A few tips when creating factories with FactoryBot (formally FactoryGirl).
For most DB-backed models in your system, you will want to create a “base” factory. It is what you will generally use when you need an instance of a model but don’t generally care about the data (other than the data you supply).
The factory should be named after the object you are creating it for. If your object is named
Order then your “base” factory should be named
order. Your “base” factory should use the following rules:
- Provide the minimum values necessary to be able to save a valid instance.
- Optional fields or fields with default values are not generally provided.
belongs_toassociations should be provided assuming they are required (the default in Rails)
has_and_belongs_to_manyrecords are required for your object to function you may need to populate those, but you should try to avoid your object having that sort of dependency.
Anytime you need a value in a factory it is best to use a realistic but always changing value. For example, if I wanted to provide the age of a user I wouldn’t hard-code it to
18. I would use
(1..110).to_a.sample. This would make it pick a random value between 1 and 110 each time I get an instance of that factory.
The reason for using changing values is to ensure your tests don’t happen to pass due to some chance value. Each time you run your test you are introducing a bit of randomness to ferret out issues that may depend on certain values.
Locate Important Values in Tests
If the value in an object is important for making the test pass, it should be initialized in the test. This helps to prevent your factories from becoming brittle. You want to avoid the situation where changing a factory in trivial ways breaks tests.
For example, if you have a
full_name method on your
User object that you are testing which combines your
last_name your tests should look like:
it 'returns first and last name combined' do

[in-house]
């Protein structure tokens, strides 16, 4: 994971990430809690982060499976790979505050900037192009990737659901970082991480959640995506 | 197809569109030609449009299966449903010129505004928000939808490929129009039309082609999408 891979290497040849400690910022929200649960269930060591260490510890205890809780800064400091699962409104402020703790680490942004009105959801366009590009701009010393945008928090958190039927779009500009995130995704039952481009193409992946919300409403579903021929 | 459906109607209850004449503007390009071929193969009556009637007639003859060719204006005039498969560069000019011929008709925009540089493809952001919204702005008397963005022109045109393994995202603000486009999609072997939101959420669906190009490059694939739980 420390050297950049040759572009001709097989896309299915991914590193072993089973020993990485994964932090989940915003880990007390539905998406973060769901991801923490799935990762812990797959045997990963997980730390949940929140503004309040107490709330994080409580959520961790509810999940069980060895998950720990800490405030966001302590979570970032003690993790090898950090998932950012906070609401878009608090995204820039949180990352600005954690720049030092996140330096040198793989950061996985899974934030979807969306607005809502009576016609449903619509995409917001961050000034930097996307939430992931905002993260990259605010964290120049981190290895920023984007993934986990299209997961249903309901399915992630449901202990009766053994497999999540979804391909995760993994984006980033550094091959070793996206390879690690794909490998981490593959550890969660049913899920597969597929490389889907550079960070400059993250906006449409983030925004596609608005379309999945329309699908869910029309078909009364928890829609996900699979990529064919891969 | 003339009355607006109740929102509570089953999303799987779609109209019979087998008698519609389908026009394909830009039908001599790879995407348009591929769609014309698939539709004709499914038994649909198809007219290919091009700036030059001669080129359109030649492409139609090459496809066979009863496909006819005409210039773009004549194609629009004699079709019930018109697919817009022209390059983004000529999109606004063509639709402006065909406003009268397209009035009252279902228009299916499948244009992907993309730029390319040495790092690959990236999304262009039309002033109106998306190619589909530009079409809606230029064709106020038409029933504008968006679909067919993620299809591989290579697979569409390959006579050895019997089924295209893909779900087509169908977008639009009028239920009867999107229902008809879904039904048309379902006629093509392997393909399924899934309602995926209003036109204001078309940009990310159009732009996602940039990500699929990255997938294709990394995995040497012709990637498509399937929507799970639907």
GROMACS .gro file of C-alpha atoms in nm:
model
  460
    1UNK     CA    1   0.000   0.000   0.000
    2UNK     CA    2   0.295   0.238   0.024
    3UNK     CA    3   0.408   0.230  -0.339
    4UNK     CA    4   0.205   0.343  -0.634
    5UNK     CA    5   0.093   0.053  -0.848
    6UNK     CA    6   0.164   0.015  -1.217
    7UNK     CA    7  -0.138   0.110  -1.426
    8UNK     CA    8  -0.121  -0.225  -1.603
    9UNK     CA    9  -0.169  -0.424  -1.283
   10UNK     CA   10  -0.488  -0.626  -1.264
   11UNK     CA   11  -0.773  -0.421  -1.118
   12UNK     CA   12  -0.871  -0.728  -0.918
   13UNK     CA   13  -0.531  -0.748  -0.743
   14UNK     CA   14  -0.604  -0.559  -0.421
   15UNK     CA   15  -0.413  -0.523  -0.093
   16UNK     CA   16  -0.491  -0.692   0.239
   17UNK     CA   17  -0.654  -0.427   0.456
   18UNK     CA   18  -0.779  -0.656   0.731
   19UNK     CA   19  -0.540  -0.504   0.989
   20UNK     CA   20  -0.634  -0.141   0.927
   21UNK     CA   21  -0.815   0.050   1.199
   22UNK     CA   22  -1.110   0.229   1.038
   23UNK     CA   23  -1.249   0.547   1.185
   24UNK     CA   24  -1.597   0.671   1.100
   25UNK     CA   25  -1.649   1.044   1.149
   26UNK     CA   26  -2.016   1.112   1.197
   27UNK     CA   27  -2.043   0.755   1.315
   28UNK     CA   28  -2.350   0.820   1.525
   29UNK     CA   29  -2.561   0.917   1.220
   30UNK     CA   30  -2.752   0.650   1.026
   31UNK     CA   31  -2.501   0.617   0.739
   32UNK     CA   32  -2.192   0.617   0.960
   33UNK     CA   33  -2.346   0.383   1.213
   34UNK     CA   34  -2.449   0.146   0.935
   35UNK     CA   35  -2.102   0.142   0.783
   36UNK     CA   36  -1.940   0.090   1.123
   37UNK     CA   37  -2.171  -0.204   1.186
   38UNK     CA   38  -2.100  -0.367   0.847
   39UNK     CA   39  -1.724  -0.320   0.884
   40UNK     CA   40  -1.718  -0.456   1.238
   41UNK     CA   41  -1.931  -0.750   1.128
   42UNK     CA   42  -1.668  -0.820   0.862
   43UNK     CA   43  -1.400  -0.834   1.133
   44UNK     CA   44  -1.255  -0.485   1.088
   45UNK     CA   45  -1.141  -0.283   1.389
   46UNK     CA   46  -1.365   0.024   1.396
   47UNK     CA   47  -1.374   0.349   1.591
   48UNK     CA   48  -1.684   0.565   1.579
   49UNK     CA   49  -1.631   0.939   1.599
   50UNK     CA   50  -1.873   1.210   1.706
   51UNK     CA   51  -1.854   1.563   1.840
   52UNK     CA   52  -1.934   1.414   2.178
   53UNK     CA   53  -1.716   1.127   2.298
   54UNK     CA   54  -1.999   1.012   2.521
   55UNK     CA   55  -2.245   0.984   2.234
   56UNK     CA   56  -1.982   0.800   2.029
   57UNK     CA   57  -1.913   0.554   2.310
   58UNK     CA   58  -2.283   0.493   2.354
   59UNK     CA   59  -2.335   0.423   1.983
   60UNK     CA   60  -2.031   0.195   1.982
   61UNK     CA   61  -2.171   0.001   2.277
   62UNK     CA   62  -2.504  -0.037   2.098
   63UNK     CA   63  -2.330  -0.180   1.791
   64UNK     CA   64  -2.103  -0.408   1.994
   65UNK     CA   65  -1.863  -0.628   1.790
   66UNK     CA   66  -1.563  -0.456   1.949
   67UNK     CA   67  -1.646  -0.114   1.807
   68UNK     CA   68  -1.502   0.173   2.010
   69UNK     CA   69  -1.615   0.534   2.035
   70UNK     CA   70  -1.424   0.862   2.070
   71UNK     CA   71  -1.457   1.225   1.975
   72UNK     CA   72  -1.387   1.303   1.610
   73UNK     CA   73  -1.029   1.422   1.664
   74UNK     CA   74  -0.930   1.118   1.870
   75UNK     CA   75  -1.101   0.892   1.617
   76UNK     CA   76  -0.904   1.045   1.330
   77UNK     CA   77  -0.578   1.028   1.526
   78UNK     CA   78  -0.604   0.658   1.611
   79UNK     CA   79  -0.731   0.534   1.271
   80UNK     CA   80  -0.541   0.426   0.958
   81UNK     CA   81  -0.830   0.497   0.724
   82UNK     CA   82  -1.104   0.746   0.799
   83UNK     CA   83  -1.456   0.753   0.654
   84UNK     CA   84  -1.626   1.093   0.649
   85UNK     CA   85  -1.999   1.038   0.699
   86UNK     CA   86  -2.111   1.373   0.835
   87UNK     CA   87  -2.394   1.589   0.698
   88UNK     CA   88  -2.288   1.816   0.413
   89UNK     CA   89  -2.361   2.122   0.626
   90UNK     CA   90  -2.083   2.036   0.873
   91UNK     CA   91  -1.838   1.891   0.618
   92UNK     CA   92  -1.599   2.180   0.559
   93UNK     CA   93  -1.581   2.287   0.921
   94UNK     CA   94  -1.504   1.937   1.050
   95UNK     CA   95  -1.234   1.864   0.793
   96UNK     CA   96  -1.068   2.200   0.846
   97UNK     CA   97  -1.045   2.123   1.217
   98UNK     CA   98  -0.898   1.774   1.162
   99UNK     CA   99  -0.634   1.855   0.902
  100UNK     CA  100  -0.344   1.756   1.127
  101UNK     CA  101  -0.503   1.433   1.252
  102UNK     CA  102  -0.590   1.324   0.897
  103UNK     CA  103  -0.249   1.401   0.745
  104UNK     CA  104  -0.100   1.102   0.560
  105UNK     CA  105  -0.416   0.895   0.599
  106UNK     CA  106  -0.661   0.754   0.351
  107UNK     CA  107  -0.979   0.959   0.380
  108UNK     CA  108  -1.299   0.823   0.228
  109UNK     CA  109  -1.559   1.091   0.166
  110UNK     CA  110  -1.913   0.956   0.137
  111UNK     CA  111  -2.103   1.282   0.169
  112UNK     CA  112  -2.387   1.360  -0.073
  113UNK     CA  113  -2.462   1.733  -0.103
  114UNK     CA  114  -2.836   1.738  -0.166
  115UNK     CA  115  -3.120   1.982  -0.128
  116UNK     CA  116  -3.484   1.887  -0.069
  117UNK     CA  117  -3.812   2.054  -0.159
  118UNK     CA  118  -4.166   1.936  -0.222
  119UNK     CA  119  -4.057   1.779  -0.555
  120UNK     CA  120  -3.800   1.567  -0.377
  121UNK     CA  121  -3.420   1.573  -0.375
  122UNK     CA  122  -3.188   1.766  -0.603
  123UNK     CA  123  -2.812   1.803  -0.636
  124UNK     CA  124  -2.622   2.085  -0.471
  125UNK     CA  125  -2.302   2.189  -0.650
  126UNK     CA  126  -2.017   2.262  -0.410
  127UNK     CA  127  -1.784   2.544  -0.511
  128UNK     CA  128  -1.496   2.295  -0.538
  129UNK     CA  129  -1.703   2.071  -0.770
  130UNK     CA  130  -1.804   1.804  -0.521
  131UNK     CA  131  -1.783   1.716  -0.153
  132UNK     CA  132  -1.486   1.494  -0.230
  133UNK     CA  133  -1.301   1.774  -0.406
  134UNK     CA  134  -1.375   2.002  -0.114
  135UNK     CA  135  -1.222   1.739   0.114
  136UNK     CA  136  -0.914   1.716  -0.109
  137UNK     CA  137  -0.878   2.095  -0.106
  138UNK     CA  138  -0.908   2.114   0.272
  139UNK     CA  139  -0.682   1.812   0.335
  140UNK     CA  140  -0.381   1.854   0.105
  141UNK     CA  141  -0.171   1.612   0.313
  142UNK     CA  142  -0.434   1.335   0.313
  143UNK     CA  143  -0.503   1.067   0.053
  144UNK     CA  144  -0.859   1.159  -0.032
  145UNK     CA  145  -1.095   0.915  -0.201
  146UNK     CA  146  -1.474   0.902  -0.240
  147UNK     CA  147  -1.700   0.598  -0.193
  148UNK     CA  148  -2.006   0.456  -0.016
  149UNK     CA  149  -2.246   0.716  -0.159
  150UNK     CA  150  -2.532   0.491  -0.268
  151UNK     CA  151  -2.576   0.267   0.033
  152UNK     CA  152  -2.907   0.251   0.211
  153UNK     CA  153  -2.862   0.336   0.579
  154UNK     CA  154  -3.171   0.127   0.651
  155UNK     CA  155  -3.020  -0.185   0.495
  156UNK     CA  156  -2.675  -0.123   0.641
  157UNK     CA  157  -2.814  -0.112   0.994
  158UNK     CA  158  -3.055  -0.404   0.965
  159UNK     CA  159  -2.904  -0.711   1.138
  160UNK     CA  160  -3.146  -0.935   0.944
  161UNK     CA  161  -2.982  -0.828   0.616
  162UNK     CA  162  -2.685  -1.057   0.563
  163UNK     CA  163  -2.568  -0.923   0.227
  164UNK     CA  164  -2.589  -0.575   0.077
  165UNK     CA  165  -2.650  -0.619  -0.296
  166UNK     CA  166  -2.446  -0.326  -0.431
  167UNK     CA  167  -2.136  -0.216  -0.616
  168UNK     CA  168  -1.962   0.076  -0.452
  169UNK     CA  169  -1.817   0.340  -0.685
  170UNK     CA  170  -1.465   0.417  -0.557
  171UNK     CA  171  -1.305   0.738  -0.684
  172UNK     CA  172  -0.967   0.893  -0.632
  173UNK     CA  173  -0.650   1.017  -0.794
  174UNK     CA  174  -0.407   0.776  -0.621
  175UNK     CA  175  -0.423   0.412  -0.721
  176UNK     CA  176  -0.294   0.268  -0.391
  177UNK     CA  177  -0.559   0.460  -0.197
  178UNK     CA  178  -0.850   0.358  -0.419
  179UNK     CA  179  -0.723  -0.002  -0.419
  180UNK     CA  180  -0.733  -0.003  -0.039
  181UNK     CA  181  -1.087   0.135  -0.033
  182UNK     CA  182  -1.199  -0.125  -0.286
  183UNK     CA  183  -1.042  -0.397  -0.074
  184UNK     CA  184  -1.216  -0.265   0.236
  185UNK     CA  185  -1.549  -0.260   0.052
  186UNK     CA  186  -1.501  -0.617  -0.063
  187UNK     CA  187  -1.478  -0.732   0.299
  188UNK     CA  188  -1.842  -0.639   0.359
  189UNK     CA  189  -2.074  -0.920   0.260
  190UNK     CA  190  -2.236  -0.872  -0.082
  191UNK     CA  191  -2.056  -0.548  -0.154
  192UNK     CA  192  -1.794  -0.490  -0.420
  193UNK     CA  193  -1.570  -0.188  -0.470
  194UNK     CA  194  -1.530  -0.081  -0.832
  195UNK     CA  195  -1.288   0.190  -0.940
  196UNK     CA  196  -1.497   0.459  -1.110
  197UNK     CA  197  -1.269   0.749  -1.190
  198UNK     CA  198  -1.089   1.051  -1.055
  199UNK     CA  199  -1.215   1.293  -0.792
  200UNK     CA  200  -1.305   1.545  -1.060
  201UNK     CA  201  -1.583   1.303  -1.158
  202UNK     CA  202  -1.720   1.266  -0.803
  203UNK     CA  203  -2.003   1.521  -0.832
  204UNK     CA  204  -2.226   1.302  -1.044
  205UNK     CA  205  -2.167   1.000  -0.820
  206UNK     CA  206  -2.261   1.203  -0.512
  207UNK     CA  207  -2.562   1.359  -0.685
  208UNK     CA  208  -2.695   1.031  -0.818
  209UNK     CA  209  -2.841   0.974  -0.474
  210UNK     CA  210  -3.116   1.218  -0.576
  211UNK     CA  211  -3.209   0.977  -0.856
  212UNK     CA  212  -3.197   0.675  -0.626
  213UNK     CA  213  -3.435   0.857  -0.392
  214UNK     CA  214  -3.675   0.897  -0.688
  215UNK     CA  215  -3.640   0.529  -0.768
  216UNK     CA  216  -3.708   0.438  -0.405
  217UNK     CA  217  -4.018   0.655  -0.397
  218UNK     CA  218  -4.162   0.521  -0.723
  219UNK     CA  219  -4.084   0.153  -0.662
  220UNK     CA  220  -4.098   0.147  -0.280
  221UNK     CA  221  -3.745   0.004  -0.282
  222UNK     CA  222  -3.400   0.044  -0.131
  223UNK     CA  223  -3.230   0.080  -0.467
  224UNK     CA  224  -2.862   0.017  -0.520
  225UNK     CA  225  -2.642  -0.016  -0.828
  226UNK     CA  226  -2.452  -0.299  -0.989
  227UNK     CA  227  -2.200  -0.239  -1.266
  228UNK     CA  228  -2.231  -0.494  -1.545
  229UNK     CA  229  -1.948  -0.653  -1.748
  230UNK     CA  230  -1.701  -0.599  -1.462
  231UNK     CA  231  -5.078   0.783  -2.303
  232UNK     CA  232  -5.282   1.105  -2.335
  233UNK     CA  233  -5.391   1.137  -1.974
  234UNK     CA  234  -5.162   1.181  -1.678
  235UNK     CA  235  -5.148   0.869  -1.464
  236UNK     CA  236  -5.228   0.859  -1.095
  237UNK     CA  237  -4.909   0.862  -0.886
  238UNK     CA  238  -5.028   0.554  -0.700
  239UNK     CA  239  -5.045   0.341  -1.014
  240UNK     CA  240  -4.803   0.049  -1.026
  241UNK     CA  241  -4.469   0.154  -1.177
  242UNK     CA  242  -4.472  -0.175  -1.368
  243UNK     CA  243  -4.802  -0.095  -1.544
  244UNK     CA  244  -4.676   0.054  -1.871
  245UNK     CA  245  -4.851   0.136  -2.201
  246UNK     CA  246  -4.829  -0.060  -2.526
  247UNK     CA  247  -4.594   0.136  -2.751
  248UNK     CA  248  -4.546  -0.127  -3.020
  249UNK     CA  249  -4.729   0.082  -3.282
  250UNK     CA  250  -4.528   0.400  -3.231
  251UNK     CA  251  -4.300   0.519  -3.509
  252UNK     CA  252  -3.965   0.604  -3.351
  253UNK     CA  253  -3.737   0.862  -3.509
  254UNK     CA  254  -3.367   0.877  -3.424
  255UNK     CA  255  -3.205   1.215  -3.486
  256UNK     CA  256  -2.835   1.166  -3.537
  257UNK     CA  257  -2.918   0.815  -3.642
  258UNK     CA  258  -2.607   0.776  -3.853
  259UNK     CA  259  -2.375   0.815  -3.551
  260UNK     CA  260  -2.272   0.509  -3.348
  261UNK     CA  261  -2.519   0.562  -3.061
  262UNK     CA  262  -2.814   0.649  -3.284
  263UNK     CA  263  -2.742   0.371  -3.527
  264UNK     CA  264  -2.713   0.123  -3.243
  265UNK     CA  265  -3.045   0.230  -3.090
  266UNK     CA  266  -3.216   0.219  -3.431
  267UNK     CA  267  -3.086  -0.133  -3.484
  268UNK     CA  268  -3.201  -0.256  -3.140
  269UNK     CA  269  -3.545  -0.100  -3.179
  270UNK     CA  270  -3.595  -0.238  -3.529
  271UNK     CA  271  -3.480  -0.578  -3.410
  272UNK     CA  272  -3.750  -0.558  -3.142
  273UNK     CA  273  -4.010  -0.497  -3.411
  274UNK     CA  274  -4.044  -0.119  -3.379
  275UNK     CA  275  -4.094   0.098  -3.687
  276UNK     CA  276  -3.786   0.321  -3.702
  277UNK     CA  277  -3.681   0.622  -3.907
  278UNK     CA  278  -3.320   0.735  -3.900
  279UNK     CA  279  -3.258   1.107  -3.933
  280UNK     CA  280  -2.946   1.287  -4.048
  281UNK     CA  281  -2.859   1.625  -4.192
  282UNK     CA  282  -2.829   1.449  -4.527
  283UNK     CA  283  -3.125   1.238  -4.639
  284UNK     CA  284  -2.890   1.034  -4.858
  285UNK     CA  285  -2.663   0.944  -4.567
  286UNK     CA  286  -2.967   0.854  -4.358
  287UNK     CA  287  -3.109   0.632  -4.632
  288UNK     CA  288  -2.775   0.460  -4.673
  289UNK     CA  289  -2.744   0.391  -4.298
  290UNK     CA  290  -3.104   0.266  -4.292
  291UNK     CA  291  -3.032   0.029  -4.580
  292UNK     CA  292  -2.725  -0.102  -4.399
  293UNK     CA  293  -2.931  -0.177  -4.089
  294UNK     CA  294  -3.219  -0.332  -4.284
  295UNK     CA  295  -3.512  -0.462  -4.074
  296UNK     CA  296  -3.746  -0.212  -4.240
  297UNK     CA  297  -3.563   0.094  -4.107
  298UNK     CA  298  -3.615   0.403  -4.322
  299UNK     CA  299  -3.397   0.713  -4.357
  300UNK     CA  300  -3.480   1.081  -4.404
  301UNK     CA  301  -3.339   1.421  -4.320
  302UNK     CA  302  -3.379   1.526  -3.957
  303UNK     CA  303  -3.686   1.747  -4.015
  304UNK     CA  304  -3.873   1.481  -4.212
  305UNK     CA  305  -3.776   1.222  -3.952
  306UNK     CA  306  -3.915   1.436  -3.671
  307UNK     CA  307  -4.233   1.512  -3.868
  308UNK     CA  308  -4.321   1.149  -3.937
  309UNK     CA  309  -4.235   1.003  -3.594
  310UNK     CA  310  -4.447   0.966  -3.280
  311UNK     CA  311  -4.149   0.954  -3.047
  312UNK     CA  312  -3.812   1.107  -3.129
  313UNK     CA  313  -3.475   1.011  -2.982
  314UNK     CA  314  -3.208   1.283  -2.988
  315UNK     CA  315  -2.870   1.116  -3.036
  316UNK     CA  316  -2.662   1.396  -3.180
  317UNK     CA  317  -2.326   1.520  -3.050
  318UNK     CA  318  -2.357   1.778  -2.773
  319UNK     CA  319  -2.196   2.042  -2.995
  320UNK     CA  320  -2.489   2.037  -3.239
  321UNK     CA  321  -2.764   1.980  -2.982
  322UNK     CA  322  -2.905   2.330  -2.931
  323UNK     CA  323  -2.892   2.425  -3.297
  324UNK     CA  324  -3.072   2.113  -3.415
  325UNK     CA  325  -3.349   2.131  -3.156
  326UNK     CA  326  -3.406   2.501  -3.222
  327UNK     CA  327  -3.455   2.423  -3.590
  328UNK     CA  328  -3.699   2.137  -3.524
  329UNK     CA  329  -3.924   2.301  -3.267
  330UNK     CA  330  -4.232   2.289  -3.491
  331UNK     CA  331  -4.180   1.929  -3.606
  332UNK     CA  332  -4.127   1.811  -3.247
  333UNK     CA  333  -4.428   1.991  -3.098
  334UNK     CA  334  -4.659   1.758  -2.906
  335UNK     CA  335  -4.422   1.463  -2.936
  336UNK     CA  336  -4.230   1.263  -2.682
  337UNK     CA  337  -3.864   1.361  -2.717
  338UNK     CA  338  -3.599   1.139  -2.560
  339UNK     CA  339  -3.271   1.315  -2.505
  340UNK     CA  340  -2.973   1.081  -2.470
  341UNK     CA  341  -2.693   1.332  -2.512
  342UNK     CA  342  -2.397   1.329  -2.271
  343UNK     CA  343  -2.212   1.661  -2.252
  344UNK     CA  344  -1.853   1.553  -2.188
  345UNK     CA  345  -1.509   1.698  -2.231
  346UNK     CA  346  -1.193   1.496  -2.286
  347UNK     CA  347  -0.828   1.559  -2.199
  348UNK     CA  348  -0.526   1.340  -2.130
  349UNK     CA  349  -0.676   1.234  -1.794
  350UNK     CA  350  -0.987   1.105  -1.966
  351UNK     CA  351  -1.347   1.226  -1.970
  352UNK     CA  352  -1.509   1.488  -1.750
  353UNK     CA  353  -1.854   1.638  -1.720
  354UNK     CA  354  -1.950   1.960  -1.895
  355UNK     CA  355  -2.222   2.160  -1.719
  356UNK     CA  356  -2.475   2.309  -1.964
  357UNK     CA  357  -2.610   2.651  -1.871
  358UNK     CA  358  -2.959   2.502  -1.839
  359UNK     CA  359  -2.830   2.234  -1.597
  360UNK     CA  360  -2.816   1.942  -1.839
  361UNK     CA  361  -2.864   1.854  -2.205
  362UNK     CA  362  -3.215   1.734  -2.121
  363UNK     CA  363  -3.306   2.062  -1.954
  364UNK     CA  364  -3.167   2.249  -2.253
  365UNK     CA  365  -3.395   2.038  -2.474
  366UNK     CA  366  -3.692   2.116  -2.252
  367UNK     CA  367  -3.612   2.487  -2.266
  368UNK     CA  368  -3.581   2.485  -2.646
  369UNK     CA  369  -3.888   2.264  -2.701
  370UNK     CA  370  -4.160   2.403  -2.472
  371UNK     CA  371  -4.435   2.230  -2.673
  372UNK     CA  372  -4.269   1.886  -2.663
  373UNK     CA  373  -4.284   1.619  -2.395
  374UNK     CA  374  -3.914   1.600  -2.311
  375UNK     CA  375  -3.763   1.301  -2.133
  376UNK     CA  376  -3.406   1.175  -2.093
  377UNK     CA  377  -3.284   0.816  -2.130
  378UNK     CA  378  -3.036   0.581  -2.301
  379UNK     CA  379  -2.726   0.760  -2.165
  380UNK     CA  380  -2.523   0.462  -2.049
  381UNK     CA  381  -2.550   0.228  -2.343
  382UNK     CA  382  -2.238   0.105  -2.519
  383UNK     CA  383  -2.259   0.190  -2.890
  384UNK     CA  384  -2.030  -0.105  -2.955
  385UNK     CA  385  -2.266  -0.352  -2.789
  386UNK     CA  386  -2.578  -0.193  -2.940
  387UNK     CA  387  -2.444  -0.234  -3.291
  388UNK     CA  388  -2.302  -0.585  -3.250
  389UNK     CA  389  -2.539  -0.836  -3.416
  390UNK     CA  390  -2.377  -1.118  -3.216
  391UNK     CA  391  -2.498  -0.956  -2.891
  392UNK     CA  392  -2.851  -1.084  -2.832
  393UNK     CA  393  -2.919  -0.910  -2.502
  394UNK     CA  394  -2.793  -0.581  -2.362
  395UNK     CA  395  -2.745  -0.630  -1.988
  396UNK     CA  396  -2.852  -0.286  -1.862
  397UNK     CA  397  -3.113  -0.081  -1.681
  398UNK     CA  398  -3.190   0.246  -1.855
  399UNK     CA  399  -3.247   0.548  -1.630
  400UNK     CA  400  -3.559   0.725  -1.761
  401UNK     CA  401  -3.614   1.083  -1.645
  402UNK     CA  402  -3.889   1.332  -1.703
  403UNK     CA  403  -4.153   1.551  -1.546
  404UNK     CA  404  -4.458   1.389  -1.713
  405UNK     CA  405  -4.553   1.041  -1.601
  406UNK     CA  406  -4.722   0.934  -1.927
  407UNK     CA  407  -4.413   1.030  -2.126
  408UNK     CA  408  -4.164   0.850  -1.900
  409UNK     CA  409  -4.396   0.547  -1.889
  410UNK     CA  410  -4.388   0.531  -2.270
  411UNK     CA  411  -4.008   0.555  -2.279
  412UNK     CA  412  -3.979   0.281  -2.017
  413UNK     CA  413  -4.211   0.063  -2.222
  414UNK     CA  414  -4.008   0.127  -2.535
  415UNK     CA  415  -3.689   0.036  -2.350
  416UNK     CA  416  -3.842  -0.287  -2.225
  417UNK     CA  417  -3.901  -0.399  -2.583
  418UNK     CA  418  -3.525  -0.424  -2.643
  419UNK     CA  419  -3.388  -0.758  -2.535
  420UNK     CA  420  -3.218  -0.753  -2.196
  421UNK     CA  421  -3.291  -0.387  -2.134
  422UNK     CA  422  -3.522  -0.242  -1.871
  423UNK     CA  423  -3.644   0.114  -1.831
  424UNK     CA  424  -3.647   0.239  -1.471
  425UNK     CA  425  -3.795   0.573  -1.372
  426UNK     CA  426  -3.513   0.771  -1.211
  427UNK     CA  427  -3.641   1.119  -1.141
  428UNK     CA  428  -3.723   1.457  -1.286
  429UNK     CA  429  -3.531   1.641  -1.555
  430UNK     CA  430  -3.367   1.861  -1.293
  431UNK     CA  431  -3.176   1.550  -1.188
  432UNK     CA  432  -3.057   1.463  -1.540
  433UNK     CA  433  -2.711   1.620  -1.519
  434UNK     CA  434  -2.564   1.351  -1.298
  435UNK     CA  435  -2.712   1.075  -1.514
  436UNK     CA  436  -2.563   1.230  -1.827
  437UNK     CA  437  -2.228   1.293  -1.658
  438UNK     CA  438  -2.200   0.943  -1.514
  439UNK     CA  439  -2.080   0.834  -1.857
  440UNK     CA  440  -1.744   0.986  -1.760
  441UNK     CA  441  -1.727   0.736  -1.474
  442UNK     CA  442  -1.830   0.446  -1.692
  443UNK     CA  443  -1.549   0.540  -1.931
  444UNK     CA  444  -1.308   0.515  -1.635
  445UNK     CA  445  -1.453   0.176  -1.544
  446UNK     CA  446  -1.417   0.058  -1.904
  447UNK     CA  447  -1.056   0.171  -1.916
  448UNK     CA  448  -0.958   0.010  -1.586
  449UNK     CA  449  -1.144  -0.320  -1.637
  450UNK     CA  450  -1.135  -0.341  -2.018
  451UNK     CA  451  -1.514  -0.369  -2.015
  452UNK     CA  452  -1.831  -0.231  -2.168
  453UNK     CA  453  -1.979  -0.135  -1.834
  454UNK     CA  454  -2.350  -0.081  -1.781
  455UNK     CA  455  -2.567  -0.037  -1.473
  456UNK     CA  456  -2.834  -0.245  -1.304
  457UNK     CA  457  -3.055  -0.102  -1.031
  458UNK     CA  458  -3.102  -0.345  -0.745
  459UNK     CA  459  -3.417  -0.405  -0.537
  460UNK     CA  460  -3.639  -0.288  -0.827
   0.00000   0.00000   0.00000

user = create :user, first_name: 'Jane', last_name: 'Doe'
expect( user.full_name ).to eq 'Jane Doe'
With the above, your tests will not fail regardless of how your factory is configured for
last_name. While you could have fixed values of
Doe in the factory and not have to provide them in your test, specifying the values in the test reduces the fragility of your test suite.
If creating an object with your desired attributes is too complicated to do inline, create a specialized factory but make sure the factory name indicates it has the state you want. For example your “base” factory for your
Order object probably won’t have line items, but some tests need a complete order. A realistic complete order does have at least one line item as well as other info (payment, shipping, etc). In this case you probably want to make a factory called
complete_order that gives you a realistic completed order.
By naming it
completed_order the implied attributes and related records associated with that name do not make the factory fragile as the name becomes a contract between the test and the factory.
Avoid Factory Proliferation
It can be tempting to create a child factory for every possible type of object you might need. For example, you might initially think to have your “base”
user factory choose a random valid permission level. But then create other factories for each role (
Instead, avoid creating a sub-factory for setting trivial attributes. If you can do
create :user, role: 'admin' just as easy in your test do that instead. It might require a few extra characters but:
- It keeps your factories more manageable
- It makes it clear just by looking at the test what you are doing without having to go look up what
Even for a more complex factory type if you are only using it in the scope of one test file perhaps you can just place it in a RSpec